Of course, Christians today don’t take an extreme approach to the Sabbath rest, and Jesus’ teaching today provides some of that reasoning, but I do think that we often don’t take it as seriously enough as we ought, I’m afraid. My life changed radically when I really took this command to keep the Sabbath holy. But before that, let me explain something else. The Sabbath is Saturday. We agree with both Jews and 7th Day Adventists about that. However, Christians have always gathered together on Sunday in celebration of Jesus’ rising. We call Sunday “The Lord’s Day,” and on that day we celebrate the Sabbath. The early Christians were Jews. They gathered at the synagogue on the Sabbath (Saturday) and then gathered in their homes on Sunday to break bread, share the teachings of the apostles, give thanks, and offer prayers. Eventually, Christianity included non Jews and so the Sunday became the only gathering for those Christians.  Today, we continue to gather on the Sunday in celebration of the Lord’s Day and on it celebrate and observe the Sabbath. Something like celebrating my birthday on Saturday event though is was on Wednesday because no one would have shown up on the weekday. It’s not the day of the week that matters most but instead celebrating the day of my birth.

We are called to keep that WHOLE day holy! Going to church is a great way to remember and give thanks to God for the blessings, and to be right or get right with others in our community, but the commandment is not to “Go to church for an hour,” but is instead to keep the Sabbath DAY holy. Yes, the whole day. I realized this in college my senior year. You can imagine how busy I was. I was  taking twenty-one units, doing student government, acting, working, and playing rugby. Every moment of every day was jam packed. There was just no time for God or what God wanted. I made the decision, however, that if I didn’t get it done by Saturday night then it wasn’t getting done at all. Sunday was God’s day. I could only plan the other 144 hours of my week. My whole life changed.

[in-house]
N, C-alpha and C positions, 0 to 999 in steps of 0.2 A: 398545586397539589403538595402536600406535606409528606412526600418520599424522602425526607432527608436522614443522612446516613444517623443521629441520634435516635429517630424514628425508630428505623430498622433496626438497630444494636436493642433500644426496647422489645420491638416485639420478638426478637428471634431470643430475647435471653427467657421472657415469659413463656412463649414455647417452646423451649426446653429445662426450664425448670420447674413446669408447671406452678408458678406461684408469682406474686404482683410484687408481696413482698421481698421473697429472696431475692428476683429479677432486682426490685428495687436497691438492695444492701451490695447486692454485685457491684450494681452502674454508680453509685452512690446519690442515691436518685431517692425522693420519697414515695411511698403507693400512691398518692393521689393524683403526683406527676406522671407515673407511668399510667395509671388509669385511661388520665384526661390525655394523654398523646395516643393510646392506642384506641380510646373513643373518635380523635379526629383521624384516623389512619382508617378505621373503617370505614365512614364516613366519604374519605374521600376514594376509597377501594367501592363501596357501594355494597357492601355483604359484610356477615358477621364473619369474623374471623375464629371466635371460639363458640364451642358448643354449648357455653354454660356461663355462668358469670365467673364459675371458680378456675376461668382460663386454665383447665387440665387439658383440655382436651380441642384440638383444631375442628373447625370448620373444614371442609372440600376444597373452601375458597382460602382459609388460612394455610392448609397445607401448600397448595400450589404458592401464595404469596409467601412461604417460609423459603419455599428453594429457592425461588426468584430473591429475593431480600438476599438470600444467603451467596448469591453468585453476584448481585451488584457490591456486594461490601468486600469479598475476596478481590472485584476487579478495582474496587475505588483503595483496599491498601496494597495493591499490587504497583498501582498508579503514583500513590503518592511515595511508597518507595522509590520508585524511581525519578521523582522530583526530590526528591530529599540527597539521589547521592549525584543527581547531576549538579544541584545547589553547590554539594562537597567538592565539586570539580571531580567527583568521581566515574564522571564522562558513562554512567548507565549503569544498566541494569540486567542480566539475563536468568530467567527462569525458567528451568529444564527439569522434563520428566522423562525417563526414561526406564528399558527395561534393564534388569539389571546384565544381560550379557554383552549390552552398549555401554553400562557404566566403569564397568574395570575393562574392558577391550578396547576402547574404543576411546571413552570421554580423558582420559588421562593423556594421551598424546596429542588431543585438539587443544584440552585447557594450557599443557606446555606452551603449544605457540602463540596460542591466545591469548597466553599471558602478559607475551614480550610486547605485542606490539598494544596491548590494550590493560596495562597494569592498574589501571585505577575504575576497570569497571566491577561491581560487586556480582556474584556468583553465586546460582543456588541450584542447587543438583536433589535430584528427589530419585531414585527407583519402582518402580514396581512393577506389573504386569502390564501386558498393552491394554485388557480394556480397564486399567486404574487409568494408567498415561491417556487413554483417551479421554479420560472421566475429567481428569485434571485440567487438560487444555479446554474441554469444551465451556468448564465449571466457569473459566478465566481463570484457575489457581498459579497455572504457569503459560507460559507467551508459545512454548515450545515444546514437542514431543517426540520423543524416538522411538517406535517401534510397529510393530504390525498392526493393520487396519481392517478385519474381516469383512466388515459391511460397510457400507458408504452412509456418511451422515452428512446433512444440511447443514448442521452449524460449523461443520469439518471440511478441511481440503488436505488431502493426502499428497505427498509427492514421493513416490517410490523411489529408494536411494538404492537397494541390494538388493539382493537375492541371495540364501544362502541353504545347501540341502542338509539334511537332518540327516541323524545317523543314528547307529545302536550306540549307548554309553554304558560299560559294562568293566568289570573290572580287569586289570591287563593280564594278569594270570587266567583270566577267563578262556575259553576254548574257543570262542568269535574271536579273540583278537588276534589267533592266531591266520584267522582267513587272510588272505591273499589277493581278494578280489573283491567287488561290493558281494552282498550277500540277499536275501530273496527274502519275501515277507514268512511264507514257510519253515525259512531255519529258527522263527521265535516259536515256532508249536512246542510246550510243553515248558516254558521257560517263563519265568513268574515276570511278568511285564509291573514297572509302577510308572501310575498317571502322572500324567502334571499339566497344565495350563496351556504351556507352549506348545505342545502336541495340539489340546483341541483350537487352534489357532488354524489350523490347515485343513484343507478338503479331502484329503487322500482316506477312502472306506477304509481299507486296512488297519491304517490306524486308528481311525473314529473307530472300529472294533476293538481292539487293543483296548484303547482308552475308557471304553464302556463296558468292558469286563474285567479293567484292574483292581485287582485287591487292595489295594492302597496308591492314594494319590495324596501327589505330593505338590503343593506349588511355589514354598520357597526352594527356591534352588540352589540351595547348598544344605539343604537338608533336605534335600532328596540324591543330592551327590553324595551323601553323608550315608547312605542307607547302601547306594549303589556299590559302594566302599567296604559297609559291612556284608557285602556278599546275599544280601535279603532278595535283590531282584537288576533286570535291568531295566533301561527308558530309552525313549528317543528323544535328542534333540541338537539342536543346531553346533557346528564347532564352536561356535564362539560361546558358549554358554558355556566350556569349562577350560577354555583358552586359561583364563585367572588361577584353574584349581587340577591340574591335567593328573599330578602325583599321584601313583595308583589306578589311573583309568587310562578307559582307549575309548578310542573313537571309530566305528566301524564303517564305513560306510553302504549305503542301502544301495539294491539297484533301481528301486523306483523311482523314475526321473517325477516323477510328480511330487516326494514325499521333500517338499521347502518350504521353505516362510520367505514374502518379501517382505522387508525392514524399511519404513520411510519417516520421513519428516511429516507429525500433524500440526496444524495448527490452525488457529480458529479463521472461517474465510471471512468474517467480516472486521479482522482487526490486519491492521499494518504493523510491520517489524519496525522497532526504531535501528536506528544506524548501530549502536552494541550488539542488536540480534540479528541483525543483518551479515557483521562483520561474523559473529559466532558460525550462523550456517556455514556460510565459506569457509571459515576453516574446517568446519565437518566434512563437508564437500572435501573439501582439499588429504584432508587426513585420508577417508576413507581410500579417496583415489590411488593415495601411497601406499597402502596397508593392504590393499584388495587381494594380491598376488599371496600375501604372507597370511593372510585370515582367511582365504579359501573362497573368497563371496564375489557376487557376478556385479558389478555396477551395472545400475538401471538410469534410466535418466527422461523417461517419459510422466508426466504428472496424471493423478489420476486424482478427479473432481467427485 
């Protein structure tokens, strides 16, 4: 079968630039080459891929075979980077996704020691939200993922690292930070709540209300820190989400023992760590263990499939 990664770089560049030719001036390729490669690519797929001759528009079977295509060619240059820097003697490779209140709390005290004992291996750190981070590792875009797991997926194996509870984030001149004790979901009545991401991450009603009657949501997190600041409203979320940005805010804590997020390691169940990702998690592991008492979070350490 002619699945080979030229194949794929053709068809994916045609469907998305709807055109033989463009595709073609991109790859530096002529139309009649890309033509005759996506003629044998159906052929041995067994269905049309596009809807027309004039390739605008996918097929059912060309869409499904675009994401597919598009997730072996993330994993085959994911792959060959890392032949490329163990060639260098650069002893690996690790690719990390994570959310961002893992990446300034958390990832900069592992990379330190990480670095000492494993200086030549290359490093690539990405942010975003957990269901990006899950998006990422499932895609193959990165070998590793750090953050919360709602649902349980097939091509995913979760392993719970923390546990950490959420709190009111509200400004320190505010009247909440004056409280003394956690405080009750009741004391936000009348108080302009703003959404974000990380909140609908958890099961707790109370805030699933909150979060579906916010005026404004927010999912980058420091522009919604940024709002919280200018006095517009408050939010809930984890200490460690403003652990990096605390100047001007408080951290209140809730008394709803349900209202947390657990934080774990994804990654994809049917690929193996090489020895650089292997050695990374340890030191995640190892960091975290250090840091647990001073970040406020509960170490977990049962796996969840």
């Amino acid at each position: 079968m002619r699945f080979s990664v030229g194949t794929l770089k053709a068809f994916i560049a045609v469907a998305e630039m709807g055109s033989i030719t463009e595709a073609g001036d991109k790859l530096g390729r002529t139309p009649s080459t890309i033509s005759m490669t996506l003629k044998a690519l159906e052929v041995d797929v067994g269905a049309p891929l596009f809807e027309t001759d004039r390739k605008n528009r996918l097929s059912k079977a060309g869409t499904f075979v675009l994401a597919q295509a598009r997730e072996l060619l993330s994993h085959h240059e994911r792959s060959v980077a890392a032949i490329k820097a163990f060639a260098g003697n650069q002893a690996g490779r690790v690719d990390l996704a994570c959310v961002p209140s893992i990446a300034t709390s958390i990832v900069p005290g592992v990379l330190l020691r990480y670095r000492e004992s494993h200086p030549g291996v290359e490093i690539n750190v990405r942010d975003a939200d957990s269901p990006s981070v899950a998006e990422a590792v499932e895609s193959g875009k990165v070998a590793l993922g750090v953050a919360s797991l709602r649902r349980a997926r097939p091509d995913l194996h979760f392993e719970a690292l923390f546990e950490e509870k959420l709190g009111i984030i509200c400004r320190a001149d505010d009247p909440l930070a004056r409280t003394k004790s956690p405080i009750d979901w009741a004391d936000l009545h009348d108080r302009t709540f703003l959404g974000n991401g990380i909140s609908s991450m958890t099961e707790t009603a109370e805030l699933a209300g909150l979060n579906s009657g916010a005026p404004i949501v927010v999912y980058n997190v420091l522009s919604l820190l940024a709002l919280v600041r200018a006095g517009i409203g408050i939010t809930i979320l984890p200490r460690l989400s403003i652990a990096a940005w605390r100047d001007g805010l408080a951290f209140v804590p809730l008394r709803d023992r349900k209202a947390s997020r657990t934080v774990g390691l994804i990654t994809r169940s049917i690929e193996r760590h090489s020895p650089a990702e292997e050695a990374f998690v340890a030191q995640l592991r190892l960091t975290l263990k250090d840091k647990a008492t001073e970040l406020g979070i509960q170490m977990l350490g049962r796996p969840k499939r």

I woke up on Sunday with a clear calendar. I went to Church and didn’t care if the priest’s homily was long, and I even looked forward to Baptisms during Mass! “Go over,” I thought, “I’ve got the whole day!” I spent time at elderly homes–why not? I had the whole day! I read the Scriptures for hours and books about my faith. I’ve never grown so much in my Spiritual life! What a wonderful gift the Lord has given us in this day of rest. God knew and knows we need it! God does not need our rest, WE DO! That’s exactly what Jesus is trying to teach the Pharisees who were critical of His disciples for picking grain. You see, they missed the whole point, and many Christians today still do.

The Sabbath is not God’s way of imposing a burden upon us. We are burdened enough with life and life’s problems as it is. The Sabbath is a wonderful gift from God to give us the rest that we need to get right with God and neighbor. Yes, to love God and love neighbor. And love sometimes requires a bit of work, but that’s okay, as long as that work is being done for God. I said earlier, in this way we re-pair, nurture, and re-build our relationships. The Sabbath is our opportunity to participate in God’s own work of re-creating and renewing the earth. Take your Sabbath/Lord’s Day more seriously, your relationship with God needs it and your friends, family, and neighbors need you love and attention. Nothing says, “I love you” like time spent. I’m quite sure that’s a country song.

By Deacon Stephen Valgos